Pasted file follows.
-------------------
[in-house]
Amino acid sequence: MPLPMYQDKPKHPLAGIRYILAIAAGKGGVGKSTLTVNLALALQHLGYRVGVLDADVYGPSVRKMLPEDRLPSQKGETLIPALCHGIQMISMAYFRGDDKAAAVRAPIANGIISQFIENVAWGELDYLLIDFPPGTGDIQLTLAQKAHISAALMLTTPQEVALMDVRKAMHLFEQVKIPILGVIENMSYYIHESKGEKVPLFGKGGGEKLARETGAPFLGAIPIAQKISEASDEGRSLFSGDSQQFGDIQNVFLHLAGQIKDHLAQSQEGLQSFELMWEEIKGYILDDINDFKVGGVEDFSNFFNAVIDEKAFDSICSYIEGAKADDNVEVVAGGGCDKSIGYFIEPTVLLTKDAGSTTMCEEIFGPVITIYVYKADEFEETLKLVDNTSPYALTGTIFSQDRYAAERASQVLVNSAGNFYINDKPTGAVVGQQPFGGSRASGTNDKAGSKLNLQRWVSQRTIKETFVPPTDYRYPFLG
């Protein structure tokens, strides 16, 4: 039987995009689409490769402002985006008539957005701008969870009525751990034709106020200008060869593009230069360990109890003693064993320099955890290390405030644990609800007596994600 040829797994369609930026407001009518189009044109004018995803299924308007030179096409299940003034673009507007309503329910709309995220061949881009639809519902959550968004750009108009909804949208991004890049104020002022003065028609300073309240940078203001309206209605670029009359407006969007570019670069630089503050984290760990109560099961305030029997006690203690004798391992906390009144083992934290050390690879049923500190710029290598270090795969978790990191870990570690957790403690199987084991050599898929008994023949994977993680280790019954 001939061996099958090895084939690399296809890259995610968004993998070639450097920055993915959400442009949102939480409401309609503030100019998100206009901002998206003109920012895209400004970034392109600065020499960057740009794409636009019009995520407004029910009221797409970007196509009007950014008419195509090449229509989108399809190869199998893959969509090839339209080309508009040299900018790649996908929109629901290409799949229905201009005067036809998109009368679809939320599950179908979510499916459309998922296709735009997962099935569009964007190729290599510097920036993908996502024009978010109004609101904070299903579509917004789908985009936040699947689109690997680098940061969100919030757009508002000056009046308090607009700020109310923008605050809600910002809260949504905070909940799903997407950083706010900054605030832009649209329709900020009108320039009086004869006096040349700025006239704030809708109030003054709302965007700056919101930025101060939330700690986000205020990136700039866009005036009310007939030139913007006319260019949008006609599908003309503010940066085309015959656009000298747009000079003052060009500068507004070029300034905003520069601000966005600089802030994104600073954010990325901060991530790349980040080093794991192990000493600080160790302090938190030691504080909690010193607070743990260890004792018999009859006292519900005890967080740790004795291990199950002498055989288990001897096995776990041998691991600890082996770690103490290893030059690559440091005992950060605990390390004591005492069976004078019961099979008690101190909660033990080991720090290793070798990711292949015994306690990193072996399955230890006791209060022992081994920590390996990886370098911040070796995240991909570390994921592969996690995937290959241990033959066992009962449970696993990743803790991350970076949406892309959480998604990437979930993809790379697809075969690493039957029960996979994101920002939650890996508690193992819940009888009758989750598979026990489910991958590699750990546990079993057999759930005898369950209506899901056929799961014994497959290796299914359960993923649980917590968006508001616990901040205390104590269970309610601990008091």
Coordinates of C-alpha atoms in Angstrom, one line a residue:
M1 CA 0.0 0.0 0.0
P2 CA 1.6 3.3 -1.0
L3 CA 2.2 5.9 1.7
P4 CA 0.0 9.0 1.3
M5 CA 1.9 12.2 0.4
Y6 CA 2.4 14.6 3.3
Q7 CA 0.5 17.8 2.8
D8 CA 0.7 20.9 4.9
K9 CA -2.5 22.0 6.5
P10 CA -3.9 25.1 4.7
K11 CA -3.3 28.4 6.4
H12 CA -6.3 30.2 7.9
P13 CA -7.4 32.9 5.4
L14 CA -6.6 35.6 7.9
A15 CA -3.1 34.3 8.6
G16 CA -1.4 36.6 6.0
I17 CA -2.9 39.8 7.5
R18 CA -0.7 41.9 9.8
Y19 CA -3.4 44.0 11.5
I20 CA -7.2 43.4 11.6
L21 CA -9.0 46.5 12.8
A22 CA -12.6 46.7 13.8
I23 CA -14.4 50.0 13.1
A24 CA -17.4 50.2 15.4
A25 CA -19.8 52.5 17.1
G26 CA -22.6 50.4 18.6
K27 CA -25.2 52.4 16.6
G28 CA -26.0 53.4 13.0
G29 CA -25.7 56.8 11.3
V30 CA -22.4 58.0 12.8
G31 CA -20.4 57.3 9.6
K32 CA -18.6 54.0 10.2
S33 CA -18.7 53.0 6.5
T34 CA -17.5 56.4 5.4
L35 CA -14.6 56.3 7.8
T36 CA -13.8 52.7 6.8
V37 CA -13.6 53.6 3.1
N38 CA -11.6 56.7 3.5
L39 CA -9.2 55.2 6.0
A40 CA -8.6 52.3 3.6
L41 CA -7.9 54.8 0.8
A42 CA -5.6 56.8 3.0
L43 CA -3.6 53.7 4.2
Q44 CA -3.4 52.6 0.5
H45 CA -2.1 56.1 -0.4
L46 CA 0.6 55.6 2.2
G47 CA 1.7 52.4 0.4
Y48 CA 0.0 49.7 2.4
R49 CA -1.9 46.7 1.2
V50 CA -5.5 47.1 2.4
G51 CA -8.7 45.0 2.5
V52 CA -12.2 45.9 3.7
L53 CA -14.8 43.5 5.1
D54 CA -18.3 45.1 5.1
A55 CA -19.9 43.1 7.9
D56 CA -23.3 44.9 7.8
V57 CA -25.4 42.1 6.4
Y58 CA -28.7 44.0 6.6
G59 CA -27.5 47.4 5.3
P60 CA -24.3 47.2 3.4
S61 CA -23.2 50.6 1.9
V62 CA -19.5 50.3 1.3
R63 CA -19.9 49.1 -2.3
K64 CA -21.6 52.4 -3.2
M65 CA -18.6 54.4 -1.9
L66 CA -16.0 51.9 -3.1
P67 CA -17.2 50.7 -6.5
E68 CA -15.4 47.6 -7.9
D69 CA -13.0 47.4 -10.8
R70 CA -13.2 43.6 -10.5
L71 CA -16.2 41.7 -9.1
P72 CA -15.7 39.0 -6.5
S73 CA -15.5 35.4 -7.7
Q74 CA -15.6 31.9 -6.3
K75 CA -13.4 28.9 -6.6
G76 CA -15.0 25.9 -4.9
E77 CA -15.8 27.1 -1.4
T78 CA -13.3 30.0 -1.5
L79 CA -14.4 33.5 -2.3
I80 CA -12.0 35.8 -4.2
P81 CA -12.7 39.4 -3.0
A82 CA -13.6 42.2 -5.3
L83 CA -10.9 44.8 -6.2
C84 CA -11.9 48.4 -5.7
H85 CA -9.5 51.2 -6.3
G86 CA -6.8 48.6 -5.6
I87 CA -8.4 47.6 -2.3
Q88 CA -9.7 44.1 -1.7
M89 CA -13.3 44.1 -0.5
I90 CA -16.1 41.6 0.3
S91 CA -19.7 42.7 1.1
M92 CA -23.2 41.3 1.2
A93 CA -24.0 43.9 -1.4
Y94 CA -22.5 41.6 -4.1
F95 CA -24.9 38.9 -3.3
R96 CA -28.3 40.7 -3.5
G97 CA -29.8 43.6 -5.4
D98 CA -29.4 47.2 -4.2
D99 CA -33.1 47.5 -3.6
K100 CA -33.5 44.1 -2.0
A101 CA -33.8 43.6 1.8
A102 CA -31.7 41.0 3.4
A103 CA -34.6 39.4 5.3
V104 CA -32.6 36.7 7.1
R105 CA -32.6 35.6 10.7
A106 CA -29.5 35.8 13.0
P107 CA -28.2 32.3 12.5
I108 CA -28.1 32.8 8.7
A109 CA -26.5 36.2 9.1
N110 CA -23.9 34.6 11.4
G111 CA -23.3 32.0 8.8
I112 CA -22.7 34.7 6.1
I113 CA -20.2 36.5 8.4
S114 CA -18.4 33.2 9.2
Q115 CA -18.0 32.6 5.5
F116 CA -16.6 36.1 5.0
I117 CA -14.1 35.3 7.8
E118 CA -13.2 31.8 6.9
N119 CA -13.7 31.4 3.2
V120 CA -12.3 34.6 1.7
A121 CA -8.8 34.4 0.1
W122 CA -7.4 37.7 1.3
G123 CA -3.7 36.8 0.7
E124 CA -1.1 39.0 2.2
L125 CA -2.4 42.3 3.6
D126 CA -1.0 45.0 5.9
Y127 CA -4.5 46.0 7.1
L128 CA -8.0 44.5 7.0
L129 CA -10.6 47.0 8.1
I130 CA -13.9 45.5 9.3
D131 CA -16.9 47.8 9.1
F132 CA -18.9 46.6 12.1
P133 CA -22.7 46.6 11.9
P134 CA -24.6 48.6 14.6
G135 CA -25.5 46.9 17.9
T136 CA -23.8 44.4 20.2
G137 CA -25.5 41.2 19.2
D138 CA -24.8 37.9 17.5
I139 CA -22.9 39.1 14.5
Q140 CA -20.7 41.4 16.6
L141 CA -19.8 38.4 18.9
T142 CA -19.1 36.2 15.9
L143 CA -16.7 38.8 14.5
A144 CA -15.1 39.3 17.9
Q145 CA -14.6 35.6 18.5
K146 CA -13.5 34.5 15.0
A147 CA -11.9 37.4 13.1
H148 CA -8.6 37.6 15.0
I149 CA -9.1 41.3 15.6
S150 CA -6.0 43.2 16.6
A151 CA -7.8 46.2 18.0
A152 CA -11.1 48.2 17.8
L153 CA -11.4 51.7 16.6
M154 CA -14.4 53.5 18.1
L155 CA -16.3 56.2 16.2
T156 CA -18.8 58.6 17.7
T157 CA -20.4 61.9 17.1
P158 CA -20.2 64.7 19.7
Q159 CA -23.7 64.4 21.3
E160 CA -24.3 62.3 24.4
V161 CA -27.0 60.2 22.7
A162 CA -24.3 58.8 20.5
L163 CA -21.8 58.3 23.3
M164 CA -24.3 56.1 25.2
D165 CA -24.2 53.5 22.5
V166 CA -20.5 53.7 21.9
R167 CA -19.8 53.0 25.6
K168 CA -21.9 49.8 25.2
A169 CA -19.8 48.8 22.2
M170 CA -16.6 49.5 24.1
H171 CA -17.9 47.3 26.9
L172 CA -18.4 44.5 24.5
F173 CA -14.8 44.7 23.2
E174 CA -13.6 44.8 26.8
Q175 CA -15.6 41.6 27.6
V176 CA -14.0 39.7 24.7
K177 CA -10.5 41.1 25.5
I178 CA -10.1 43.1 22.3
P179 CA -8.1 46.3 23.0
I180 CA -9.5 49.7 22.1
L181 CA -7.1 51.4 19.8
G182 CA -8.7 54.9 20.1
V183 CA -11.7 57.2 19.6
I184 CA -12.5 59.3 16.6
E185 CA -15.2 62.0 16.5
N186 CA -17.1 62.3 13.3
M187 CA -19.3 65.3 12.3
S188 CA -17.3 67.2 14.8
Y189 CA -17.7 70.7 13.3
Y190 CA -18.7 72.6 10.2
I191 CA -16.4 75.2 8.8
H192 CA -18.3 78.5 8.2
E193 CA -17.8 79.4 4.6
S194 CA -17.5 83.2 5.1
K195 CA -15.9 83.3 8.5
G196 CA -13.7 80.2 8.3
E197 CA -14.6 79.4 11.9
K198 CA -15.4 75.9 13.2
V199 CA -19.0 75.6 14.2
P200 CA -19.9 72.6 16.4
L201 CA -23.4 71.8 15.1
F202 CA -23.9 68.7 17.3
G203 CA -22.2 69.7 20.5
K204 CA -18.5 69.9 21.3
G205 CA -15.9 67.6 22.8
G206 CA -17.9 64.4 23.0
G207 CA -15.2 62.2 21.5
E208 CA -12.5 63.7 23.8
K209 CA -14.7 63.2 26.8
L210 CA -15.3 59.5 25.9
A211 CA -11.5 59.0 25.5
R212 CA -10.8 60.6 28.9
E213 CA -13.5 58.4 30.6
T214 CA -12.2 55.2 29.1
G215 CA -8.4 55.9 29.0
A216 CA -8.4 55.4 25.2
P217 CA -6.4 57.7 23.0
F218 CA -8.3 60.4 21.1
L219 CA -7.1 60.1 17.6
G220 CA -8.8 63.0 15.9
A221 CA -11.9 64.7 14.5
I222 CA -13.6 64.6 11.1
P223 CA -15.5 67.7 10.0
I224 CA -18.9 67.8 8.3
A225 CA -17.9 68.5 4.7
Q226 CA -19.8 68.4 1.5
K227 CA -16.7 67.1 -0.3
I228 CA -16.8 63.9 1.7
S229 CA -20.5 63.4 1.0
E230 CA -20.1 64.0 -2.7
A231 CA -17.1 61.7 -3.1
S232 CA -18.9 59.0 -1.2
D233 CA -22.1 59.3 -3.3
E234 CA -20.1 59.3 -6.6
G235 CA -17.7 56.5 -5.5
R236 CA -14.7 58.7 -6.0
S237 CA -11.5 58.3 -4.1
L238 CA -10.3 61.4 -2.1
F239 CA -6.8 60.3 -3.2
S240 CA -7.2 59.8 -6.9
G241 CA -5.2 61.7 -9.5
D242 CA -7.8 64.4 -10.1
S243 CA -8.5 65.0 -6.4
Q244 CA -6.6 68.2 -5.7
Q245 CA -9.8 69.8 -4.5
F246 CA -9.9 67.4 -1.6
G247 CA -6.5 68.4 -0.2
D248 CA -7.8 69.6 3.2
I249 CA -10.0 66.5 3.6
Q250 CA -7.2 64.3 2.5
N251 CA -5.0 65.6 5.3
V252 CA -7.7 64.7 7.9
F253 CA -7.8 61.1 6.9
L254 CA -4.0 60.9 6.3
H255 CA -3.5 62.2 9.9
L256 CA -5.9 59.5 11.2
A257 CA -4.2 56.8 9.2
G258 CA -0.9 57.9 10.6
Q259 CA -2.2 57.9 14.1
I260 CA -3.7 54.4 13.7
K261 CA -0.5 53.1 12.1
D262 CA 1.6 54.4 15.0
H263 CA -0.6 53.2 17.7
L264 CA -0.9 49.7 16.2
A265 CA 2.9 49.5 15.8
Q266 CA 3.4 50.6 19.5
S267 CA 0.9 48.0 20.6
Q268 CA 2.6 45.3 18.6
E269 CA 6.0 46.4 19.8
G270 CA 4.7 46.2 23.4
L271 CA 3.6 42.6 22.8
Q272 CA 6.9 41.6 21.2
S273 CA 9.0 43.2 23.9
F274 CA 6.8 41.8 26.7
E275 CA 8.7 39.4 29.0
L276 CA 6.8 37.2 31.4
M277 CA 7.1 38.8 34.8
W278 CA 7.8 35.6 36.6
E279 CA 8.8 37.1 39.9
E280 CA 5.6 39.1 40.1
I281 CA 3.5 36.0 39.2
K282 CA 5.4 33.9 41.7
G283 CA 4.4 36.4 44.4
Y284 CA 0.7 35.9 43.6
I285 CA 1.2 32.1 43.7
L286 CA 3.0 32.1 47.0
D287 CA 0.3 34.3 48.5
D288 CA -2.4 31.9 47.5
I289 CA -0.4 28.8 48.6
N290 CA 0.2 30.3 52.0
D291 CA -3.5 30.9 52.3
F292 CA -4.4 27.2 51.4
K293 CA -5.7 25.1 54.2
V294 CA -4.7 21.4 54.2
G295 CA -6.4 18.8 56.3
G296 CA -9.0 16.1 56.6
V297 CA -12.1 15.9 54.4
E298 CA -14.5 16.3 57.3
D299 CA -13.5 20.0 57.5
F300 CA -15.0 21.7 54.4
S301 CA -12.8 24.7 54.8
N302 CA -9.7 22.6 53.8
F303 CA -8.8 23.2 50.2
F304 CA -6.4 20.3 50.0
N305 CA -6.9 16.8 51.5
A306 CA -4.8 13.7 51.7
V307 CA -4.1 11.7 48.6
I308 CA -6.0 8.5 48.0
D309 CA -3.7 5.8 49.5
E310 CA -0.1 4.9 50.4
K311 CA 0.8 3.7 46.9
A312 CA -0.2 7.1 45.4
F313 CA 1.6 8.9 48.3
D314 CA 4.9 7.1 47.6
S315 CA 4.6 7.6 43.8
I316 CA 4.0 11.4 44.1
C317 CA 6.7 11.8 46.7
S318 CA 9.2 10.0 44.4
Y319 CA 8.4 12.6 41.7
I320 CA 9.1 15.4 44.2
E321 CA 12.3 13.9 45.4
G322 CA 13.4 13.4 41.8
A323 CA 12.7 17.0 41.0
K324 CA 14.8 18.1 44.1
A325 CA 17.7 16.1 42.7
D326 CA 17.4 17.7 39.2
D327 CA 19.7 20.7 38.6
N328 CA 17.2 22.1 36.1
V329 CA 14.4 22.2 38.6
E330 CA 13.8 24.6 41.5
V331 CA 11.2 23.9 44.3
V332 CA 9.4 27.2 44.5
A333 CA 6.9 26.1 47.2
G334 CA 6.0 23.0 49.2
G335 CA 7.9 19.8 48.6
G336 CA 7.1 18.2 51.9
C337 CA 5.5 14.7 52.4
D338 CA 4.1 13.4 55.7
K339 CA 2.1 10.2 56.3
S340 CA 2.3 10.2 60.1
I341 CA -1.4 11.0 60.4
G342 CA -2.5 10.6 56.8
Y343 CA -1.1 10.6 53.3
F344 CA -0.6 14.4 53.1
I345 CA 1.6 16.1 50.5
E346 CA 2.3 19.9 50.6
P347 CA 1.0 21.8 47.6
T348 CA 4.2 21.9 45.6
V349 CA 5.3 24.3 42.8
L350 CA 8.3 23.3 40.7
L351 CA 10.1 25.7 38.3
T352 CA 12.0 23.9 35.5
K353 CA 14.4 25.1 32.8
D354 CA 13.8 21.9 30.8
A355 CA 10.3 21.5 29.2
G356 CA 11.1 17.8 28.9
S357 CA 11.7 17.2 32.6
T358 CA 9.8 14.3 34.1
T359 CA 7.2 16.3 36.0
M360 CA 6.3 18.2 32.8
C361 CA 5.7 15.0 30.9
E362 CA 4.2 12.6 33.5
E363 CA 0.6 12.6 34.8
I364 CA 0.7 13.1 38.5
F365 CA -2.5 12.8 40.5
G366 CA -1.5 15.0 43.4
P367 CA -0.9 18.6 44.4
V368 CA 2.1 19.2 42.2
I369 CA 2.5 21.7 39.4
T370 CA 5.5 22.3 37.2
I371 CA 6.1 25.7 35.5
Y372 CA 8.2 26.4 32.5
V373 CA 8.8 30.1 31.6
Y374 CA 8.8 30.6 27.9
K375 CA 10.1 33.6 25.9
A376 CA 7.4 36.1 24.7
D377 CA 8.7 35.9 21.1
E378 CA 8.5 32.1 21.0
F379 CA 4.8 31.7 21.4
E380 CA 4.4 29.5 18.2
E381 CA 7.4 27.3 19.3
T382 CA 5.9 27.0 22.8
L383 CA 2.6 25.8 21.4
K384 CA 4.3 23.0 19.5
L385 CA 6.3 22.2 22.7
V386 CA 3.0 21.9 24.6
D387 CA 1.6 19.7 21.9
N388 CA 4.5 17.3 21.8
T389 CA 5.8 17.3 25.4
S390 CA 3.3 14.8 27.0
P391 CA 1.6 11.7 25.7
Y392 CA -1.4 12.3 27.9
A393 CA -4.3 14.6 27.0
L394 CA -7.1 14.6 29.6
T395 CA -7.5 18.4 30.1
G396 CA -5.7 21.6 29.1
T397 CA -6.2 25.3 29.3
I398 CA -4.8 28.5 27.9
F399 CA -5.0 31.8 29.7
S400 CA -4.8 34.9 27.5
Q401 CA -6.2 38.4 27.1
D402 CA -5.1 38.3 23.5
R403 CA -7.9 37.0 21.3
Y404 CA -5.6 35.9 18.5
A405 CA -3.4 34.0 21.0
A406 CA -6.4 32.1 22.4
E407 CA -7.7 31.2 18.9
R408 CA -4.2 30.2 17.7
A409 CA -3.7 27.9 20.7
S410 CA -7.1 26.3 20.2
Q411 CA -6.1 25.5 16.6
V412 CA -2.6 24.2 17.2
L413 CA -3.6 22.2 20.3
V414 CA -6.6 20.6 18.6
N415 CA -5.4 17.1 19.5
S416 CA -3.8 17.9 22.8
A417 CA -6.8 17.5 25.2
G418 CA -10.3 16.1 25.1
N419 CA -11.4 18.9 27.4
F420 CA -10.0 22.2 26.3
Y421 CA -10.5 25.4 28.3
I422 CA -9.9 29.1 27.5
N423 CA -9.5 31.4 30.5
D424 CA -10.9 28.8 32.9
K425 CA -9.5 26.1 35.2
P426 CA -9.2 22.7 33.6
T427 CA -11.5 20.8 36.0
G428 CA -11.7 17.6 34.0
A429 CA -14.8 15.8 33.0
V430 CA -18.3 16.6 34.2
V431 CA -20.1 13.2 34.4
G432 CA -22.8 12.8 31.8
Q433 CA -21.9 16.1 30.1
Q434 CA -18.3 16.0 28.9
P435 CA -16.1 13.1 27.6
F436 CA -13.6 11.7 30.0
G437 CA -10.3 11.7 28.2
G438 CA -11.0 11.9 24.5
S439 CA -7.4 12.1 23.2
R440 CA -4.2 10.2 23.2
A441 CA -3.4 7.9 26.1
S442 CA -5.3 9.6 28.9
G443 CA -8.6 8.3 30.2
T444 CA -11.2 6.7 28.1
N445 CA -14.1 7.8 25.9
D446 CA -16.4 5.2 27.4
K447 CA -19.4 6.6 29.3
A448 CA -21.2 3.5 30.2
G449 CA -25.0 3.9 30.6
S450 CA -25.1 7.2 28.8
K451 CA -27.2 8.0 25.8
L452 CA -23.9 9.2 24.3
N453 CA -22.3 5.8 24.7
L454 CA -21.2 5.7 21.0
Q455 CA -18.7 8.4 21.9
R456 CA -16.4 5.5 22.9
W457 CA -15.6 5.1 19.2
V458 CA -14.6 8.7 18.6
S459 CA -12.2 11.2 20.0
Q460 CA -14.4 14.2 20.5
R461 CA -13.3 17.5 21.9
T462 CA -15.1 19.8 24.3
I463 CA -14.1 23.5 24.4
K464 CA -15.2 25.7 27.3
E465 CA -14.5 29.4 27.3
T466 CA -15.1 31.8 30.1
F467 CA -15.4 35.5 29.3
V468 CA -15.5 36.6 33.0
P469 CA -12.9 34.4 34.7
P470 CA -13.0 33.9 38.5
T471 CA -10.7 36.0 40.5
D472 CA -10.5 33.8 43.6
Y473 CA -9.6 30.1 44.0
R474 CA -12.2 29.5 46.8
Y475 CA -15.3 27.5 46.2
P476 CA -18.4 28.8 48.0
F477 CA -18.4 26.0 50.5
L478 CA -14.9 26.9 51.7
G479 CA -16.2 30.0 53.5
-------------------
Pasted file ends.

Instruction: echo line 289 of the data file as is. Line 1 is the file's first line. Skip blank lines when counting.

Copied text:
I285 CA 1.2 32.1 43.7